Folder 22

1943 #00230, Series: "1. Correspondence, 1775-1871." Folder 22

Folder 23

1944 #00230, Series: "1. Correspondence, 1775-1871." Folder 23

Folder 24

1945 #00230, Series: "1. Correspondence, 1775-1871." Folder 24

Folder 25

1946 #00230, Series: "1. Correspondence, 1775-1871." Folder 25

Folder 26

1947 #00230, Series: "1. Correspondence, 1775-1871." Folder 26

Folder 27

1848; 1862; 1871; undated #00230, Series: "1. Correspondence, 1775-1871." Folder 27

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expand/collapse Expand/collapse Series 2. Legal and Financial Papers, 1766-1862.

About 100 items.

Arrangement: chronological.

1766; 1778-1830 Financial and legal documents, mainly of Edward Dromgoole, Sr. Dromgoole was the executor of several estates, including those of John Walton and Thomas Watson, and there are bills and receipts related to the settlements. In addition there are a number of marriage licenses from the 1790s, lists of taxes on land and slaves, and assorted receipts, deeds, and indentures.
1831-1862 Most of the material for this period consists of the papers of George Coke Dromgoole and Edward Dromgoole, Jr., including materials concerning the estate of their brother, Thomas, and their father. There are also assorted tax sheets, as well as an oath of loyalty to the Confederate States of America, and a pass to travel outside of the Confederacy.
Folder 28

1766; 1778-1799 #00230, Series: "2. Legal and Financial Papers, 1766-1862." Folder 28

Folder 29

1800-1862 and undated #00230, Series: "2. Legal and Financial Papers, 1766-1862." Folder 29

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expand/collapse Expand/collapse Series 3. Other Papers, 1793-1845.

22 items.

Arrangement: chronological.

Various writings, many undated and unsigned, including: poetry, student essays, and transcriptions of extracts from church histories. Also included are clippings; notes on political meetings, one in 1815 and one in 1840; and some genealogical material. In addition, there is an essay entitled "War Record of Gov. Z. B. Vance."

Folder 30

1793-1845 and undated #00230, Series: "3. Other Papers, 1793-1845." Folder 30

Folder 31

"The War Record of Governor Z. B. Vance" #00230, Series: "3. Other Papers, 1793-1845." Folder 31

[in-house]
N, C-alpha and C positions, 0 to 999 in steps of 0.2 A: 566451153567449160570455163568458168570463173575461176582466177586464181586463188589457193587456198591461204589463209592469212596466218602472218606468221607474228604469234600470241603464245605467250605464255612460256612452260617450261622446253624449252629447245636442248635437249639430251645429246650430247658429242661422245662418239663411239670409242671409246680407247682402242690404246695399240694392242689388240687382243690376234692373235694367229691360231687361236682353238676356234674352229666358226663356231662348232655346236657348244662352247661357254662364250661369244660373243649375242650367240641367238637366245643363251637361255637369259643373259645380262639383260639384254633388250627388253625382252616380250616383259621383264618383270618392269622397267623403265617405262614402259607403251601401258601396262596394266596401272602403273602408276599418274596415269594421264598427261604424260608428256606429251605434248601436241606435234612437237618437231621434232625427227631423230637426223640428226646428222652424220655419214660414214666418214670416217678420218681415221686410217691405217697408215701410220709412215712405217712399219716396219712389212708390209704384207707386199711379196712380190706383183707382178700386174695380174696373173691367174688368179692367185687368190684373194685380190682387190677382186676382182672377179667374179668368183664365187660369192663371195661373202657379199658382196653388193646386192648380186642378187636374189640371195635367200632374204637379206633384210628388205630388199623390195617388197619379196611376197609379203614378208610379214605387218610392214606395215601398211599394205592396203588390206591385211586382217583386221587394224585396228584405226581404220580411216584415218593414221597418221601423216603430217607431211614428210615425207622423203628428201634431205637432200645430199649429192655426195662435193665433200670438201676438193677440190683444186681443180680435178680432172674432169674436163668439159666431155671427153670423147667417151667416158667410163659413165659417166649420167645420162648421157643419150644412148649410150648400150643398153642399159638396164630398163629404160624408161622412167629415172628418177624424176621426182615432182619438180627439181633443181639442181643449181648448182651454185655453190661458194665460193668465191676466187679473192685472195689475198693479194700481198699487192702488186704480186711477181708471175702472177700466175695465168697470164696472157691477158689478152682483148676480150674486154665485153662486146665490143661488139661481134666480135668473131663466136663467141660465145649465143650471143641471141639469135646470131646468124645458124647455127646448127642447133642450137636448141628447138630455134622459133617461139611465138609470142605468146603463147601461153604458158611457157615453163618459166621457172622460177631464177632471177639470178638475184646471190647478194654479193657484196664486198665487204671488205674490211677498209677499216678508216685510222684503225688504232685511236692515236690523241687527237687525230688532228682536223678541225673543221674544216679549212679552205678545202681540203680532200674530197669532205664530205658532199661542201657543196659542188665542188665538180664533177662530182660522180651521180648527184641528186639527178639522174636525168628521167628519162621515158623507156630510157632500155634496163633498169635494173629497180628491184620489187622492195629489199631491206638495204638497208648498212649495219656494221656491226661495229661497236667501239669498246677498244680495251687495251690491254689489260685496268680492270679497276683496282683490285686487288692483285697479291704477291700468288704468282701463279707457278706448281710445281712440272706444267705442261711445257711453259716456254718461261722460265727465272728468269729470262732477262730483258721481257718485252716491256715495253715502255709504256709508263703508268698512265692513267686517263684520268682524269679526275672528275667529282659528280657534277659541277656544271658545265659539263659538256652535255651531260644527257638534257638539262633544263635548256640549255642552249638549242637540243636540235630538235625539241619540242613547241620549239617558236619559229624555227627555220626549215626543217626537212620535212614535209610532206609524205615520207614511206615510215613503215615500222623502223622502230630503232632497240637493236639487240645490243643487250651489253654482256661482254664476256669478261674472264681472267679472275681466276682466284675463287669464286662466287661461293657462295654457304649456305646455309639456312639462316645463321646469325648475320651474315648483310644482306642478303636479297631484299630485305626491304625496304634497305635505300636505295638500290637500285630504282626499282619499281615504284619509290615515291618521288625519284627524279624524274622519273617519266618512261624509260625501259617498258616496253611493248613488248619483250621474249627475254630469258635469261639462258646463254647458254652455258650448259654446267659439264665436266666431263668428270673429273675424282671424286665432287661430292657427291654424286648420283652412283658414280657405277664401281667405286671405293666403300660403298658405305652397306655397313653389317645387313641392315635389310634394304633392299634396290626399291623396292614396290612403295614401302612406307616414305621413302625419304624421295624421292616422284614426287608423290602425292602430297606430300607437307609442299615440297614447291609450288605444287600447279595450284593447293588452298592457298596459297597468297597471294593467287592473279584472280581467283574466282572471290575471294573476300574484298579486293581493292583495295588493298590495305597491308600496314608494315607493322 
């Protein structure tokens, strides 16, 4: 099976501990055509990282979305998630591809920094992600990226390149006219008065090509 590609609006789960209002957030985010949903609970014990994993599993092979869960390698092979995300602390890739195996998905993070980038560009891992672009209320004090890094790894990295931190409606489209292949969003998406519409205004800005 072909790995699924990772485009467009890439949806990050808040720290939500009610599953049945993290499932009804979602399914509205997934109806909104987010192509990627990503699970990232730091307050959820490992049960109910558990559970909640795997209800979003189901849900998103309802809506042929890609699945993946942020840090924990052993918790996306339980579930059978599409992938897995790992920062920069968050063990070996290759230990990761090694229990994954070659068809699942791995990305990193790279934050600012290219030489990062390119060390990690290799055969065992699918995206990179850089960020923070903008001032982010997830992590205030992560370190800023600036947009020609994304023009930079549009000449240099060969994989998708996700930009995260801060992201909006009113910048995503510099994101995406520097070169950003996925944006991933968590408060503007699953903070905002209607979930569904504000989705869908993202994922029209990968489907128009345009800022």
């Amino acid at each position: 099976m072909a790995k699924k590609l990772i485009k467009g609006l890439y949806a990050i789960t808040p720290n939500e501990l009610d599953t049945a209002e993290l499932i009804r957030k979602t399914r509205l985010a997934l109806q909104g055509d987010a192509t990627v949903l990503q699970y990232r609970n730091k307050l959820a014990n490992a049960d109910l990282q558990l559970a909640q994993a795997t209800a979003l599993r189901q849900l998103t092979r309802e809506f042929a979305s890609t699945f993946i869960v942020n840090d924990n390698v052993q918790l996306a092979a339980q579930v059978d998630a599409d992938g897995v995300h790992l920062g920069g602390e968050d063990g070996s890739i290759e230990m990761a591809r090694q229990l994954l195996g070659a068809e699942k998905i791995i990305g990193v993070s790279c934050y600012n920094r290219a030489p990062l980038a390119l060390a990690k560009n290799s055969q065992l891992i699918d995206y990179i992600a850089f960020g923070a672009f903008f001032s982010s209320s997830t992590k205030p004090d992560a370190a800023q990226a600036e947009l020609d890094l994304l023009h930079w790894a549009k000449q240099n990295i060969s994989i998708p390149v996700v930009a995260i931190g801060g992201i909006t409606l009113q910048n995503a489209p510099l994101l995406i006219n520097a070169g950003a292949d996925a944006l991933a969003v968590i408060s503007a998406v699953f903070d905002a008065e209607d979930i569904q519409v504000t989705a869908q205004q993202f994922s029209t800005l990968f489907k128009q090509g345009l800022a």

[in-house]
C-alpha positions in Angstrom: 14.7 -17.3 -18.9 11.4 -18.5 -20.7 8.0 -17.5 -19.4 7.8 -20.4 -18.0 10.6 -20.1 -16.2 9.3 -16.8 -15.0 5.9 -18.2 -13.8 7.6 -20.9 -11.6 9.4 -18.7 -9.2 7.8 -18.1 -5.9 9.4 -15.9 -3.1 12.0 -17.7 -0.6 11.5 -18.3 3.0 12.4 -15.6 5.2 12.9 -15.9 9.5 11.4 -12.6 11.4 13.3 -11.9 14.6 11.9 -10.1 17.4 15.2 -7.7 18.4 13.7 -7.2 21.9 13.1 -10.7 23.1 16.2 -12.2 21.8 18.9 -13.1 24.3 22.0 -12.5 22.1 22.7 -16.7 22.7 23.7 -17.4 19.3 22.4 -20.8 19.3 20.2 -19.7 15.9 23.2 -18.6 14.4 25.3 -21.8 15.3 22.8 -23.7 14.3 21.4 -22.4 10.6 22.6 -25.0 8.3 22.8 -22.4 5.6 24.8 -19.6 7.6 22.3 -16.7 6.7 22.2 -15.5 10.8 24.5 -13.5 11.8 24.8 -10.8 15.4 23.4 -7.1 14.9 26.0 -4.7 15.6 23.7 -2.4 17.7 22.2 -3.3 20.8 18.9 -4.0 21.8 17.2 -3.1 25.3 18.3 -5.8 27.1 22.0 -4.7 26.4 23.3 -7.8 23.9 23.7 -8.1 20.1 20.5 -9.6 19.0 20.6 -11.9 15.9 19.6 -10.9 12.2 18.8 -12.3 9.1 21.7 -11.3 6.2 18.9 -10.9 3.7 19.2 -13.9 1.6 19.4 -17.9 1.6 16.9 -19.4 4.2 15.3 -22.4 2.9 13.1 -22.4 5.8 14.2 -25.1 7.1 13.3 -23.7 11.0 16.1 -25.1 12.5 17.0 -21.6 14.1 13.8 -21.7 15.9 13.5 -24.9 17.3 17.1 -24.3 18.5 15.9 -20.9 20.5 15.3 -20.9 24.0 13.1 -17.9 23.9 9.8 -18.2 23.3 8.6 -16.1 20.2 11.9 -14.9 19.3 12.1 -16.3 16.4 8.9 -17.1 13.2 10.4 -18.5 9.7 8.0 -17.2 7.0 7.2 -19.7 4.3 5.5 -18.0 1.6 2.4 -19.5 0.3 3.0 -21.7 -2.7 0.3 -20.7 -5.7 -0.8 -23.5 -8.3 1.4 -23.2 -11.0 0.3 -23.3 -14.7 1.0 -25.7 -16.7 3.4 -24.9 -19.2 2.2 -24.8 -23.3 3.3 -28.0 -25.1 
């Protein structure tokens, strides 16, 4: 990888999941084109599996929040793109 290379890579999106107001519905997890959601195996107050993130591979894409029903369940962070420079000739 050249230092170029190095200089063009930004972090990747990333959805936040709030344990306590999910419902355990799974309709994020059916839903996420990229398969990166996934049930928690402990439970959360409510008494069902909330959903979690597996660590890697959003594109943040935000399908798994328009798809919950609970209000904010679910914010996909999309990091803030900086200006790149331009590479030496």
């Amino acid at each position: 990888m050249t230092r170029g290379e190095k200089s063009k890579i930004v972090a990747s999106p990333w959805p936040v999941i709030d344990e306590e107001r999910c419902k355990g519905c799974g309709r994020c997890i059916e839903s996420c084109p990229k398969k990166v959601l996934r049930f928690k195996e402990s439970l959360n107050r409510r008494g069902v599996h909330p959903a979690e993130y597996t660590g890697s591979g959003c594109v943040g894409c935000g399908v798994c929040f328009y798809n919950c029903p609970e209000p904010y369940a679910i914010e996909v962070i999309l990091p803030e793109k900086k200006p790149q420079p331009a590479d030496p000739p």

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expand/collapse Expand/collapse Series 4. Volumes, 1766-1840.

16 items.

Folder 32

Volume 1: Accounts of W. John Walton, 22 August 1766-26 February 1772. #00230, Series: "4. Volumes, 1766-1840." Folder 32

Folder 33

Volume 2: Miscellaneous writings by Edward Dromgoole, Sr. #00230, Series: "4. Volumes, 1766-1840." Folder 33

Including a letter to Thomas S. Chew; "Sketch of Henry Metcalf"; Diary, 21 June-26 July 1784; and meditations "On the Death of My Son Edward".

Folder 34

Volume 3: "Sligo" accounts for merchandise, 11 July 1785-26 May 1786. #00230, Series: "4. Volumes, 1766-1840." Folder 34

Folder 35

Volume 4: "Sligo" accounts for merchandise, 26 May 17862 June 1786. #00230, Series: "4. Volumes, 1766-1840." Folder 35

Folder 36

Volume 5: Letters to Edward Dromgoole, Sr., 1777-1790. #00230, Series: "4. Volumes, 1766-1840." Folder 36

Correspondents include, W. Gill, W. Tucker, William Cowan, and Sarah Jones, on religious topics.

Folder 37

Volume 6: "Sligo" accounts for merchandise, 1 October 1791-19 December 1791. #00230, Series: "4. Volumes, 1766-1840." Folder 37

Folder 38

Volume 7: "Sligo" accounts for merchandise, 19 December 1791-9 March 1792. #00230, Series: "4. Volumes, 1766-1840." Folder 38

Folder 39

Volume 8: "Sligo" accounts for merchandise, 10 March 1792-29 May 1792. #00230, Series: "4. Volumes, 1766-1840." Folder 39

Folder 40

Volume 9: "Sligo" accounts for merchandise, 1 May 1792-1 September 1792. #00230, Series: "4. Volumes, 1766-1840." Folder 40

Folder 41

Volume 10: "An Account of Sales of the Estate of John Walton," 4 February 1796. #00230, Series: "4. Volumes, 1766-1840." Folder 41

Folder 42

Volume 11: Steward's Book for Greensville Circuit, 28 July 1798-24 October 1805. #00230, Series: "4. Volumes, 1766-1840." Folder 42

Folder 43

Volume 12: George C. Dromgoole's Arithmetic Notebook, 5 July 1813. #00230, Series: "4. Volumes, 1766-1840." Folder 43

Folder 44

Volume 13: "Cotton's Virginia and North Carolina Almanac," 1821-1840 and notes probably kept by Edward Dromgoole, Jr. #00230, Series: "4. Volumes, 1766-1840." Folder 44

Folder 45

Volume 14: "Notes on the Art of Preaching," undated #00230, Series: "4. Volumes, 1766-1840." Folder 45

Presumably by Edward Dromgoole, Sr.; directions for weaving cloth; and remedies, undated.

Folder 46

Volume 15: Poetry, including at least one item by Sarah Jones, undated. #00230, Series: "4. Volumes, 1766-1840." Folder 46

Folder 47

"Inventory of John Walton's Estate, undated." #00230, Series: "4. Volumes, 1766-1840." Folder 47

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Processing Information

Processed by: Tracy K'Meyer, July 1991

Encoded by: Eben Lehman, February 2006

This collection was reprocessed under the sponsorship of a grant from the National Endowment for the Humanities, Office of Preservation, Washington, D.C., 1990 1992.